Almanac Life: Kanowna Street



Four mates moving into a house together was an ambitious plan formulated over a few beers at the pub. We had seen others do it, and it looked like fun. So we wanted in on it also…


He was nobody’s idea of a property tycoon, when we met the bespectacled little man in his bungalow in Newport. Nonetheless, he assured us that he owned a dozen properties in Williamstown, and for the next ten minutes we fawned over him, lauding him as an investment genius. This exercise in ego-massaging had its desired effect, because we were soon signing rental agreements for a three-bedroom shack. Not one of the four of us had yet turned 21, but we had decided en masse that we were mature enough to leave our respective family nests. However, we would learn a lesson: it is not necessarily in your best interests to move in with your friends.


The rent was a collective $120 per week, but Nadge and I paid a little less than Opal and Billy, as we were sharing a bedroom, an arrangement which appalled our then girlfriends. But as it turned out, Kanowna Street was in a state of such disrepair and dysfunction that they never wanted to visit anyway. The house was in dire need of re-stumping, there was no heating to speak of, and the plumbing was in such a poor state that the chances of a hot shower were less than average. We owned neither a vacuum-cleaner nor a lawnmower, which meant both the interior and exterior of the property were a manky shambles. And without it ever having been explicitly stated, there was an open-door policy which meant one could never be sure who was sitting in the comfy chair when you arrived home. The only asset the house possessed was its location. It was a stone’s throw from the Britannia Hotel, and we regularly popped in for pots, and maybe a game of pool, during the ad breaks while watching Sunday night movies. Kanowna Street itself was so quiet that we often kicked a footy on the road out front.


At first, the thrill and novelty of flying the coop to live with three mates created enough of a buzz to overlook the disarray. Billy was an apprentice plumber whose stories often ended with the words “Don’t knock it until you try it!” Nadge was an accountant at the Board of Works, both were fine financially. But I was working part-time and studying part-time, meaning that I struggled money-wise and study-wise. Opal was studying law and would pore over the textbooks in his bedroom with industrial earmuffs over his ears. How he found the motivation to study in that environment always amazed us, but I suspect that the life-size poster of Marilyn Monroe sticky-taped to his wall was a constant source of inspiration.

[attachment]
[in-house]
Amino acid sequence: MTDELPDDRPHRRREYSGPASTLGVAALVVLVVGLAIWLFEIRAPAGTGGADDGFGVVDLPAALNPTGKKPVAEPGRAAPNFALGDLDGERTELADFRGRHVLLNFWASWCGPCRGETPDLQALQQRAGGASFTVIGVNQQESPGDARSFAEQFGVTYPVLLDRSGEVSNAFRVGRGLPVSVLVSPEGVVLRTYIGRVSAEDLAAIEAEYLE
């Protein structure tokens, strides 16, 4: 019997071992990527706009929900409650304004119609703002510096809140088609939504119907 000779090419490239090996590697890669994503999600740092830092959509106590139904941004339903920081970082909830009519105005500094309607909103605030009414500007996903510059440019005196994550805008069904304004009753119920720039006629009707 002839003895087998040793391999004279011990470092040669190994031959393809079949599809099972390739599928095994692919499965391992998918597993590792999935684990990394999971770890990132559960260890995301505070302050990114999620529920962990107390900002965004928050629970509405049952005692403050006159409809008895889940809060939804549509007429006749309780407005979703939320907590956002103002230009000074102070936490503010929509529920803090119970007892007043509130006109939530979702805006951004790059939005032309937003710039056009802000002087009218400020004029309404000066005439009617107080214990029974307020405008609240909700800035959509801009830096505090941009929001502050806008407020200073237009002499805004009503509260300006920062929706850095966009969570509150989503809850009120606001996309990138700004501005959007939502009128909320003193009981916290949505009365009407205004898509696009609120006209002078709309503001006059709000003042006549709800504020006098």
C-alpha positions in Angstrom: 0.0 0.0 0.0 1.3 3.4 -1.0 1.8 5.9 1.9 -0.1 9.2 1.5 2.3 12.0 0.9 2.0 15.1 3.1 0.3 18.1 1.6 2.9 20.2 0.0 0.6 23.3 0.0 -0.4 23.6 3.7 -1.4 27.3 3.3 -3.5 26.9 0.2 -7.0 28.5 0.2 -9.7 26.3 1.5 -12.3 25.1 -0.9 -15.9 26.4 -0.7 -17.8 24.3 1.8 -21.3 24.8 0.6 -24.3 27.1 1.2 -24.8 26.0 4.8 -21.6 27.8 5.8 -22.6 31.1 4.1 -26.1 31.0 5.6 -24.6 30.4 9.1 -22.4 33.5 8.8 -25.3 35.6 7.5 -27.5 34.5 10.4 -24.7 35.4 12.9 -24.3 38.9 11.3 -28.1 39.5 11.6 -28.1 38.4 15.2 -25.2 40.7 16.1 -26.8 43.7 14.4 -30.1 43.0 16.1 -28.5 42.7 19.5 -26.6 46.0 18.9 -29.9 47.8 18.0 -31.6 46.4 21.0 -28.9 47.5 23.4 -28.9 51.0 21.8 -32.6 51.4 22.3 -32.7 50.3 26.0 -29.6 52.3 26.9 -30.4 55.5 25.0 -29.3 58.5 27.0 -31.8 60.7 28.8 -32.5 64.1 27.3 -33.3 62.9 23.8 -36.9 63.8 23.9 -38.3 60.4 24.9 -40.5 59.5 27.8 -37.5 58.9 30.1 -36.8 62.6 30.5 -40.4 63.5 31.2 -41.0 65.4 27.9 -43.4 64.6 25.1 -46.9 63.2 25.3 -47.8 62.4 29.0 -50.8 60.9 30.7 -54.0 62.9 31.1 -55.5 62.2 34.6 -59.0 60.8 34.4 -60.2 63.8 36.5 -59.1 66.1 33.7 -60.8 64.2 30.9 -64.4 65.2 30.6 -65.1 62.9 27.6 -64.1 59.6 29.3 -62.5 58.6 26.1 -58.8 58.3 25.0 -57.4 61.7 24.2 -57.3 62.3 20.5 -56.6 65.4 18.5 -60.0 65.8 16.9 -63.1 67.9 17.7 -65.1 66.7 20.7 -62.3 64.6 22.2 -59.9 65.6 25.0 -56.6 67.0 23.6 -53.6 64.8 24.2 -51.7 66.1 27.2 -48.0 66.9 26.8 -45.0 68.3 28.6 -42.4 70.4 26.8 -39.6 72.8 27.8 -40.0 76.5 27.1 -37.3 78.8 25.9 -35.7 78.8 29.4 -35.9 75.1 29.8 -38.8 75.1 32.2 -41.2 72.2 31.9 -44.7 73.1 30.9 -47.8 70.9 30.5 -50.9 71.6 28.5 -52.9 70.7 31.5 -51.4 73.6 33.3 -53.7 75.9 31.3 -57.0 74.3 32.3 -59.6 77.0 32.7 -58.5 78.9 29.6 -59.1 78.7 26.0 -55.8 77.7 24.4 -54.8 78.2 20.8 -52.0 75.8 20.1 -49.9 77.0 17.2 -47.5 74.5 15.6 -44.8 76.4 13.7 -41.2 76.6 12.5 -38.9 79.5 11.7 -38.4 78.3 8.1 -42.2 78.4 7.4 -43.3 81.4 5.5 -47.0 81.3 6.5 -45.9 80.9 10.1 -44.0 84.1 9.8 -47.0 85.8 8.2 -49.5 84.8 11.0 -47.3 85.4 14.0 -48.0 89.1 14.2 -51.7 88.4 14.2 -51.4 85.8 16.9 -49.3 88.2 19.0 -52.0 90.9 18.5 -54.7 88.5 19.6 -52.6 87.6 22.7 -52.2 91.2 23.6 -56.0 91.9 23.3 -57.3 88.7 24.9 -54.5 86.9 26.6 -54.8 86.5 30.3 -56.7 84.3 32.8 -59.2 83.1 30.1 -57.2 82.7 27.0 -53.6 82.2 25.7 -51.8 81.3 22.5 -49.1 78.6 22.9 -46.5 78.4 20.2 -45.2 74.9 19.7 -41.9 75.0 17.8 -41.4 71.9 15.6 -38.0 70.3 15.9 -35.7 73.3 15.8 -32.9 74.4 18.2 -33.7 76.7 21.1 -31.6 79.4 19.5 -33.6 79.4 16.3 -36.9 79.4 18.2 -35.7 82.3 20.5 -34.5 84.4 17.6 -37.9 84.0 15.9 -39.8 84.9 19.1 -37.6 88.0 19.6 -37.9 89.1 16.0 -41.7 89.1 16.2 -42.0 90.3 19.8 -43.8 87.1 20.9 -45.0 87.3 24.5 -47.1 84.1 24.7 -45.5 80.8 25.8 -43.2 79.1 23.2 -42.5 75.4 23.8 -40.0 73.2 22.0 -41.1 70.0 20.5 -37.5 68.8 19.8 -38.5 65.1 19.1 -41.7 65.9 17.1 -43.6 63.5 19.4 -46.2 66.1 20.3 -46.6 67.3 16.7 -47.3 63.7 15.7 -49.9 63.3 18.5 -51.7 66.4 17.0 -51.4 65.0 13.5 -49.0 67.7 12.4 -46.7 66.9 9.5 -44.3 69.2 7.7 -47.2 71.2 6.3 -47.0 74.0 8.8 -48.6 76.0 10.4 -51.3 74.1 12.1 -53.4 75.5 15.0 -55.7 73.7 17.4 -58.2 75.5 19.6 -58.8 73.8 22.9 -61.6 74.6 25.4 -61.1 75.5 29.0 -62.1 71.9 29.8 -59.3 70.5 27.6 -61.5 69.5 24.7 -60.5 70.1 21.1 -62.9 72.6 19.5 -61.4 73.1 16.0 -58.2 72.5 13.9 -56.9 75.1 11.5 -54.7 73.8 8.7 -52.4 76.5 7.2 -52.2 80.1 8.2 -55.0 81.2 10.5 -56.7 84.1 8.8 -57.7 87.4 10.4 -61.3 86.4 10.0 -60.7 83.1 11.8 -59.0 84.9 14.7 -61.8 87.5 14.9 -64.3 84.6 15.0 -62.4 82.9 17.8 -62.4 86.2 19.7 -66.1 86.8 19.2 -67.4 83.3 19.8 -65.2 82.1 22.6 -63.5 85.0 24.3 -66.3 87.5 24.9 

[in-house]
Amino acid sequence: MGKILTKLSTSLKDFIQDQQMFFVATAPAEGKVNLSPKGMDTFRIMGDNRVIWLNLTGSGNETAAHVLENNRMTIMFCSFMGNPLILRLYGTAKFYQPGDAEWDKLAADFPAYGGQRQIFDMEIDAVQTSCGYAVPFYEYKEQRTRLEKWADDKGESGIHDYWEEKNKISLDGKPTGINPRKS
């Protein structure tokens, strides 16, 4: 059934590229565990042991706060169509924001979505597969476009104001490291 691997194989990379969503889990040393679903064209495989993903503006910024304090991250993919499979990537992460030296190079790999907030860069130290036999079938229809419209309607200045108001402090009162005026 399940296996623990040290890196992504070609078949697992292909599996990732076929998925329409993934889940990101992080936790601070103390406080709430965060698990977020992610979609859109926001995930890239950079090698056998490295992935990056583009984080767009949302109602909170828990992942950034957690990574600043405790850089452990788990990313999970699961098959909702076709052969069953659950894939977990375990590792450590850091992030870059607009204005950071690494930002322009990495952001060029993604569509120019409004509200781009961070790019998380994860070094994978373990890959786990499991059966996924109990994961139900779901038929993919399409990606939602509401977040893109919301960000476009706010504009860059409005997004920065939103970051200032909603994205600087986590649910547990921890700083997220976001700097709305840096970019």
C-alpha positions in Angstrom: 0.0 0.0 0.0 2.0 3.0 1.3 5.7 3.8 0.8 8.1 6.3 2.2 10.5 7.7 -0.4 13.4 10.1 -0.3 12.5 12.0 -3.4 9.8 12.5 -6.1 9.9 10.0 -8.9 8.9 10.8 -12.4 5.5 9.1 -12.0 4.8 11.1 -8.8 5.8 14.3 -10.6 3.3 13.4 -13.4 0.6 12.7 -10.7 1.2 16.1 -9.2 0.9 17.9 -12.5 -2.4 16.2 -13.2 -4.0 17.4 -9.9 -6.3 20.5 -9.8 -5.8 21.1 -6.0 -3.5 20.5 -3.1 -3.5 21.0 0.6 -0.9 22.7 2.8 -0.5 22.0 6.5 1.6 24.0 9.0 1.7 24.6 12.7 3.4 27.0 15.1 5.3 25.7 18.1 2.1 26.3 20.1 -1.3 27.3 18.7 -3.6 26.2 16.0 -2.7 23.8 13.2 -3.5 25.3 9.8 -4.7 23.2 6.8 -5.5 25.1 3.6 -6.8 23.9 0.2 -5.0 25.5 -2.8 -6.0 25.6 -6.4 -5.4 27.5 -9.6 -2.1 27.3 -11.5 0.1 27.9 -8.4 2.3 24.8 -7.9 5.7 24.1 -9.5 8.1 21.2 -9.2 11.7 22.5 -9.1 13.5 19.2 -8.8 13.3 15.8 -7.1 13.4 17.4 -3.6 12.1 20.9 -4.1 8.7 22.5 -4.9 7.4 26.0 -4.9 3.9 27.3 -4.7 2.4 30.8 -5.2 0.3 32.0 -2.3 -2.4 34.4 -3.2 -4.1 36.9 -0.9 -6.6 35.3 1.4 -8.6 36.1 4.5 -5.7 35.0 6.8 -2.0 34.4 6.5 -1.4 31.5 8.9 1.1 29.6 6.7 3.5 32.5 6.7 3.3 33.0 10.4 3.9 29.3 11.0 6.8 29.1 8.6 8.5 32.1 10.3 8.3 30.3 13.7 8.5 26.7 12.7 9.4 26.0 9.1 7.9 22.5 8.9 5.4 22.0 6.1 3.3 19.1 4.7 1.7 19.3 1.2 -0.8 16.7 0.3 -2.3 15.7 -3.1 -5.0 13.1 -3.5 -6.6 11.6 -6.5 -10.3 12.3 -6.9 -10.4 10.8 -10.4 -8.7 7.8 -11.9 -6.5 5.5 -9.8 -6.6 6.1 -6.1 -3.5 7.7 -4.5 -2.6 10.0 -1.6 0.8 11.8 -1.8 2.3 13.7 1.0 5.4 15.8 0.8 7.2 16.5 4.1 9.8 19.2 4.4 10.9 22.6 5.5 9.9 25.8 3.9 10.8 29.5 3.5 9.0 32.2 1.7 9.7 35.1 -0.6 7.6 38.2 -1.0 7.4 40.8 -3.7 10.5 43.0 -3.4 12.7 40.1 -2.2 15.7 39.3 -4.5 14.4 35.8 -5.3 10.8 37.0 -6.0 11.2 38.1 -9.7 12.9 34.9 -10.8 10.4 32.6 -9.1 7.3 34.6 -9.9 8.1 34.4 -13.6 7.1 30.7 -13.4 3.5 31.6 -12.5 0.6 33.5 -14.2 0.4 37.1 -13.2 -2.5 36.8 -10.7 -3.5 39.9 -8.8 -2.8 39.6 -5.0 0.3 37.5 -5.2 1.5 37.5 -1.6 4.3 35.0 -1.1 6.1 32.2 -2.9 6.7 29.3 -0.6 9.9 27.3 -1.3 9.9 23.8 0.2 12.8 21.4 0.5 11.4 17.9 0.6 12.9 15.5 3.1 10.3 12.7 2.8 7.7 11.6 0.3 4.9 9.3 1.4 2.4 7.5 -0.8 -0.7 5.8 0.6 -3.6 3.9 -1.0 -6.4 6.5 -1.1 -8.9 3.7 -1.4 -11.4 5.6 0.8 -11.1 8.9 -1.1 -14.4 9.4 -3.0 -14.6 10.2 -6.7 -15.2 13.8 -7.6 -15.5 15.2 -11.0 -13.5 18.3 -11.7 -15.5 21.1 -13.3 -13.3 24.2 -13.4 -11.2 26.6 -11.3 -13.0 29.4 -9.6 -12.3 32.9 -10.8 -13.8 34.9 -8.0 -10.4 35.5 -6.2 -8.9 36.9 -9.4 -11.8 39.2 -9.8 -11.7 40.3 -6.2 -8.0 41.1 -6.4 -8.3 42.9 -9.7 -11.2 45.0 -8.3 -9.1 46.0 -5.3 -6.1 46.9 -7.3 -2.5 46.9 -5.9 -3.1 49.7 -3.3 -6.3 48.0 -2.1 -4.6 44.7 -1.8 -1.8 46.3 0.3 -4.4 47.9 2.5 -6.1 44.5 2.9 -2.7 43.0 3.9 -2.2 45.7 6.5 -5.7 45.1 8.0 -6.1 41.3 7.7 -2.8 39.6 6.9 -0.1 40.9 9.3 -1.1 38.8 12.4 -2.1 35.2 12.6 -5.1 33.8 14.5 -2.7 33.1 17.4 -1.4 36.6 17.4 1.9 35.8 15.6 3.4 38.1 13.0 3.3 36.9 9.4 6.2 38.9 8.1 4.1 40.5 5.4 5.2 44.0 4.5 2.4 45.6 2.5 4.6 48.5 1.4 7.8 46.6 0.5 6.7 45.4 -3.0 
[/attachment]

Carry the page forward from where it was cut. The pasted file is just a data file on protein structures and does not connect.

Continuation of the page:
Dinner was an abstract construct that we could never quite nail down. The first time Nadge collected a kitty and went shopping, he returned with a giant bag of frozen dim-sims, a pack of beef off-cuts, and a couple of slabs of beer. Constantly, I craved a serving of my mum’s roast lamb and vegetables.


We held a house-warming shindig of course, and it still ranks as one of the best parties I have ever attended. Half of Williamstown was there, and every room in the place was bursting at the seams; but it is a little confronting to see your bedroom full of people whom you don’t even know. Some of my vinyl records still bear the scars of that night. The problem was, having such a great night so early in our tenure meant that we had peaked early, and we would never again re-visit those heights.


Citing homesickness, Billy was first to leave. His room was commandeered by Tommy, who would wander about the house of an evening stark naked. But we began to get on each other’s nerves, and the fun was draining from the whole experience. Privacy was impossible, and little things like constantly finding the toilet-seat covered in piss grow old pretty quickly. Foolishly getting involved in a drunken brawl out on the street was the last straw for me, and I packed up my things the following day. The rest of the boys hung on for a couple of months more until the experiment reached its inevitable conclusion.


Was it a fun experience? Some of the time. But importantly, our friendships lived on, and we still tell the tales of Kanowna Street.



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About Darren Dawson

Always North.


  1. Colin Ritchie says

    Cracking yarn once again Smokie, one of those rites of passage we all have to pass through!

  2. Great Read Smokie. can just imagine.

  3. Rulebook says

    Biggest achievement in that is still being mates well played,Smokie

  4. Really enjoying your series of life event posts Smokie. Glad you got out with friendships intact. I somehow missed the whole share-house with mates experience. Reading your yarn I think I may have been better off!

  5. Daryl Schramm says

    Knew a girl who knew someone who had a philosophy something like ‘if the kids are still at home at 21 kick them out to fend for themselves for 12 months then if the want to come back they can. They return more rounded’. Great read.

  6. Smoke – I think I was at that party!!

    I think?

  7. Luke Reynolds says

    No doubt it sounded like a great idea when formulated over a few beers. Couldn’t think of anything worse than living with three other blokes! Is the house still standing?

  8. Wally from Williamstown says

    I miss The Brittania, run by a woman named Yvonne or Evonne Irwin for many years, great old waterside, maritime watering hole, until recently was the showroom for the dastardly development nearby, brought to you by AV Jennings, the old pub building itself is currently up for lease i believe.

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